Kane O’Hara, Irish playwright (1711/12–1782), born at Templehouse in Connaught.more...
‘O’Hara’s first professional play was Midas, an English Burletta, which had its première production at the Crow Street Theatre, Dublin, on 22 January 1762. Midas was a clever, chauvinistic response to the success of a touring Italian troupe, the D'Amici family, which had brought a lively production of an Italian burletta to the Smock Alley Theatre on 19 December 1761. The Italian burletta, a slight comic opera already modish on the continent, captivated Dubliners with its simple domestic plot and brisk galante music’ (Oxford DNB). It transferred to London, became a hit and was performed there over 200 times by 1800. O’Hara was seriously shortsighted (he is seen here in spectacles) and lost his sight in 1778.
The etching by Edmund Dorrell (1778-1857) is comparatively rare, the plate apparently having been destroyed soon after it was first printed. This is a splendid example on a full sheet..see full details
First edition of the best of Hamilton’s marvellous parodies of exotic fantasies and fairy-tales.more...
Histoire de Fleur d’Epine (’the story of Mayblossom’) purports to be the tale of the 1001st night, told by Dinarzade ‘because she cannot bear to hear another of her sister Scheherazade’s interminable tedious yarns’ (Warner). The tale draws playfully on the motifs of fairy-tales and is full of all the bizarre transformations and magical occurrences that readers of the contes de fées of Perrault and Madame d’Aulnoy might expect. All is delivered in a charming if almost entirely nonsensical narrative.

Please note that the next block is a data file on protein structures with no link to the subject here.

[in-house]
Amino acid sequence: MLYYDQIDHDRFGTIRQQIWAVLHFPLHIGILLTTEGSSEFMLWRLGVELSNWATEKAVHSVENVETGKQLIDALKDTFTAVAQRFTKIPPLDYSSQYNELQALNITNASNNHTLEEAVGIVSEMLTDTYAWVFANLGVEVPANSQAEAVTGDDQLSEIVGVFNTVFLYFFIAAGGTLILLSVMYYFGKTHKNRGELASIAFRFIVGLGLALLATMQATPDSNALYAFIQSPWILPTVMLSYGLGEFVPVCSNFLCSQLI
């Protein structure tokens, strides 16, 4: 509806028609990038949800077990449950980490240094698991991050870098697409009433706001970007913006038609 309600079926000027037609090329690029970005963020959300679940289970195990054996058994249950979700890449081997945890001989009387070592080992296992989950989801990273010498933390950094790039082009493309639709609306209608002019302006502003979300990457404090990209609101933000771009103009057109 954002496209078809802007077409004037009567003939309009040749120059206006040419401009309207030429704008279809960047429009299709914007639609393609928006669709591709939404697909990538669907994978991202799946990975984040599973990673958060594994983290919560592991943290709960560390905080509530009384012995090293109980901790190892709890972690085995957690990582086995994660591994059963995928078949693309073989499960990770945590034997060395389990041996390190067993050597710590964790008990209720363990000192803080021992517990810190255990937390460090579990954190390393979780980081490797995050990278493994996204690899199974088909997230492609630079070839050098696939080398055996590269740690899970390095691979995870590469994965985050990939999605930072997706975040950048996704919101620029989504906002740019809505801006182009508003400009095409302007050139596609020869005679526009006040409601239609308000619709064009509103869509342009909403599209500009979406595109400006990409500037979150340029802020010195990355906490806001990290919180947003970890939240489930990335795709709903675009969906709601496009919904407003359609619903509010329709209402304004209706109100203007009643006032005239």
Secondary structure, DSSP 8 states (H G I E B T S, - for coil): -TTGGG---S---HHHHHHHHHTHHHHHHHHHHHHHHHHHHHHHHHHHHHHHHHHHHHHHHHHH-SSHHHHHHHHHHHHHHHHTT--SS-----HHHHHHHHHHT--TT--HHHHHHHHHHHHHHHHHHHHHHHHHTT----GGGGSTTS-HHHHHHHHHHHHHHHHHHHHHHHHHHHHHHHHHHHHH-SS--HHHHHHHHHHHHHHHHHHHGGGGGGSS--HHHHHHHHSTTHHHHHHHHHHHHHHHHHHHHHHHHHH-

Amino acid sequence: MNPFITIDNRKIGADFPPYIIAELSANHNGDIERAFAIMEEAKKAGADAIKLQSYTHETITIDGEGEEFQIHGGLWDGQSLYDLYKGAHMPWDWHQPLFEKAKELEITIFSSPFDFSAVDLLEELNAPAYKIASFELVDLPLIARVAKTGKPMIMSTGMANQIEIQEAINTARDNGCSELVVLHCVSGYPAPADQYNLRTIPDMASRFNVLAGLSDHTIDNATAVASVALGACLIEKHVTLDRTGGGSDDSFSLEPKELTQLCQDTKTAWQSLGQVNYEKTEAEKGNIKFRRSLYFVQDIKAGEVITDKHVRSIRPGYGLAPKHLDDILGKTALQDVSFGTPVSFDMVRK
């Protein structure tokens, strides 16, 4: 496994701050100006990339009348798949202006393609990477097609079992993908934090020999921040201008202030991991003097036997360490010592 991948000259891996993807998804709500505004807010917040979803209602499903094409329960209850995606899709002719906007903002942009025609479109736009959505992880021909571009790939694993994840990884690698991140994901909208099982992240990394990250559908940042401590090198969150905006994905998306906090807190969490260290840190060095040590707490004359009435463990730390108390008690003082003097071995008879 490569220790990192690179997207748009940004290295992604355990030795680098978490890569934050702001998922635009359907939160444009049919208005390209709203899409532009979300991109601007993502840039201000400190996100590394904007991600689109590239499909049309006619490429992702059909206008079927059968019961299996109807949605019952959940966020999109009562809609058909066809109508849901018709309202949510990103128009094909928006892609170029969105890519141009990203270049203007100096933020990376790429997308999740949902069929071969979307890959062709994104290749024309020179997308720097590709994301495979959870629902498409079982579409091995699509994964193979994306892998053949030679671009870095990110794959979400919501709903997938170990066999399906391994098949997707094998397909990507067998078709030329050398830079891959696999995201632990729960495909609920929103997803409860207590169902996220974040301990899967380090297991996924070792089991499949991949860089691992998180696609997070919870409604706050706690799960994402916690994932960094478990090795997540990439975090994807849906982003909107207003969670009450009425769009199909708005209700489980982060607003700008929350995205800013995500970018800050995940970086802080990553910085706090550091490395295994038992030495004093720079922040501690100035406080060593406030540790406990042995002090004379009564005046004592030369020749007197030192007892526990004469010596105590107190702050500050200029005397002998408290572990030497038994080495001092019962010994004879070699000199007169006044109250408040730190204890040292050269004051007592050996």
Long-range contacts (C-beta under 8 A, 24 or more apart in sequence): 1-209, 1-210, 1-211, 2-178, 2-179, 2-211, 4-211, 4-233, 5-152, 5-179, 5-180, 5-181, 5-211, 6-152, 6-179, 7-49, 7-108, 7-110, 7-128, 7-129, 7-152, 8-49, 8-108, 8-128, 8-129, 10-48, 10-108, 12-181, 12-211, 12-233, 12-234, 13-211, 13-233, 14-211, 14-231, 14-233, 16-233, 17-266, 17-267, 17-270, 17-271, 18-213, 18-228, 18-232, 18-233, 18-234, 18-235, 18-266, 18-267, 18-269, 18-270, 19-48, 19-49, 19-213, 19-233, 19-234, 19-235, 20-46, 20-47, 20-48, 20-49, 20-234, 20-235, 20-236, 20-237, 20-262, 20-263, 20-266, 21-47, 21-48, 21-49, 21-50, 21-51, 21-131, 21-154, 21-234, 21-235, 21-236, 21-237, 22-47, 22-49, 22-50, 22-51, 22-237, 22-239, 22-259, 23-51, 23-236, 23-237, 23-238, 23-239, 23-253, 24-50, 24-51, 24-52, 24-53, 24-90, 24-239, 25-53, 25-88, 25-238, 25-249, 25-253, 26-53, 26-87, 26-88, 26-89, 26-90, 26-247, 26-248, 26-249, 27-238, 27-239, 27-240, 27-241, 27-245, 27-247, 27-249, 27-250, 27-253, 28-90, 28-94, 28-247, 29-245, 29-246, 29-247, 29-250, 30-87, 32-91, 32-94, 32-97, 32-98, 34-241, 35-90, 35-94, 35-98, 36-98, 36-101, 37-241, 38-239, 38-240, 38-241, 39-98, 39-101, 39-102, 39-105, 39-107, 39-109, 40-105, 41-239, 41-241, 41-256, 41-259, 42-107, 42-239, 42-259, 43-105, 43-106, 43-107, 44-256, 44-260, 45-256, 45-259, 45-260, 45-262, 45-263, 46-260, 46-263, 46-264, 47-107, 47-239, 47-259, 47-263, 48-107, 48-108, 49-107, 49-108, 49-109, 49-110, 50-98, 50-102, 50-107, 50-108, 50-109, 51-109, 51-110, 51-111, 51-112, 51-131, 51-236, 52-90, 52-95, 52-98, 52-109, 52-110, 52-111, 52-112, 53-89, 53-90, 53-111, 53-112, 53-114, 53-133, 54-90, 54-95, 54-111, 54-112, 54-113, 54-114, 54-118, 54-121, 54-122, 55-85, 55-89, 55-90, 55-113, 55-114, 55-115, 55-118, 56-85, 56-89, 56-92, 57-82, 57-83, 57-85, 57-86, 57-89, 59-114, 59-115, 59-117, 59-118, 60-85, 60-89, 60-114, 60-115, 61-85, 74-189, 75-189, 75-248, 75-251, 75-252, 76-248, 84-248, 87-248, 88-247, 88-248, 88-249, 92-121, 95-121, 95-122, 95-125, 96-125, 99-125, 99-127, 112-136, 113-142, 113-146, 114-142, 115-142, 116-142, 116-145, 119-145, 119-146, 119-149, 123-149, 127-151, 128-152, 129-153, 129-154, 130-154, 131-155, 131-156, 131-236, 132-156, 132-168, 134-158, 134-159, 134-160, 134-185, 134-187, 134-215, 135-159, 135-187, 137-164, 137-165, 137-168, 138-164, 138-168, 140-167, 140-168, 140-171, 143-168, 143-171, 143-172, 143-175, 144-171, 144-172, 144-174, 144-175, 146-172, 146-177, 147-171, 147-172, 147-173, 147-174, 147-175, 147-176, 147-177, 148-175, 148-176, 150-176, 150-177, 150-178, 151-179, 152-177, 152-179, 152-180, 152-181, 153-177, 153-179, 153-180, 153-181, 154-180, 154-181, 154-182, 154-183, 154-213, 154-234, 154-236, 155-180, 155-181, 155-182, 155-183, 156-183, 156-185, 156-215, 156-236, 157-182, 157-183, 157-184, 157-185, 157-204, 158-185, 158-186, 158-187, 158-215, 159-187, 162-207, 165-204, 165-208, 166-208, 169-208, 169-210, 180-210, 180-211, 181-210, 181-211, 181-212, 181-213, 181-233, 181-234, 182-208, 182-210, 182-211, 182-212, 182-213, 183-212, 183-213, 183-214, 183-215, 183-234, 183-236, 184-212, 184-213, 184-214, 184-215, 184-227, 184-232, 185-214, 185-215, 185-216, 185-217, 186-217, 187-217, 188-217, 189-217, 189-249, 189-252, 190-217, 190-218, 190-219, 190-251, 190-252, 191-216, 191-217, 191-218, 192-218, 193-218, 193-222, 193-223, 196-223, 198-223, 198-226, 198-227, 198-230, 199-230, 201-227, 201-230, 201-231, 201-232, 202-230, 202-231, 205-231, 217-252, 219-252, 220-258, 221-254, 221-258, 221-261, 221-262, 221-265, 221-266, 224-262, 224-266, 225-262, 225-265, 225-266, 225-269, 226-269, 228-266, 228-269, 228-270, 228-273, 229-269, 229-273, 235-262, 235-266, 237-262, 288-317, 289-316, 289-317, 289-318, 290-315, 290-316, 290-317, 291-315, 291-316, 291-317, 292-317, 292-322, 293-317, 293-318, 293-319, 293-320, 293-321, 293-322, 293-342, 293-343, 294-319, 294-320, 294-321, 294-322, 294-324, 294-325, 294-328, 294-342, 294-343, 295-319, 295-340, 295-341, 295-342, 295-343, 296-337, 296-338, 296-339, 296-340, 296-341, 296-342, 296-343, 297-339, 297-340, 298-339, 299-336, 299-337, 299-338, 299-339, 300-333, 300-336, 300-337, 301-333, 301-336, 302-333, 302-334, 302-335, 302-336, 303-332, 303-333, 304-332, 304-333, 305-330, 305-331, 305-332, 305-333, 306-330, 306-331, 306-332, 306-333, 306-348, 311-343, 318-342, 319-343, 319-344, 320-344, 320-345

The reception of Hamilton’s story is intriguing. When first printed in 1730, some time after the author’s death, the vogue for the conte arabe was at its peak and it presumably raised a knowing laugh in literary circles. The story, however, had been written for private circulation in 1695, a good while before Galland’s translations of the Arabian Nights appeared and this fact emphasises that the fashion for the conte Arabe was not simply an invention of Galland, despite his pre-eminence in the field.
Hamilton was an Irish catholic exile in France, who composed his fantasies for the amusement of his friends at the court of James II in exile. He was a remarkable figure who moved with ease between the anglophone and francophone worlds, composing literature in French in a style few Frenchmen could match..see full details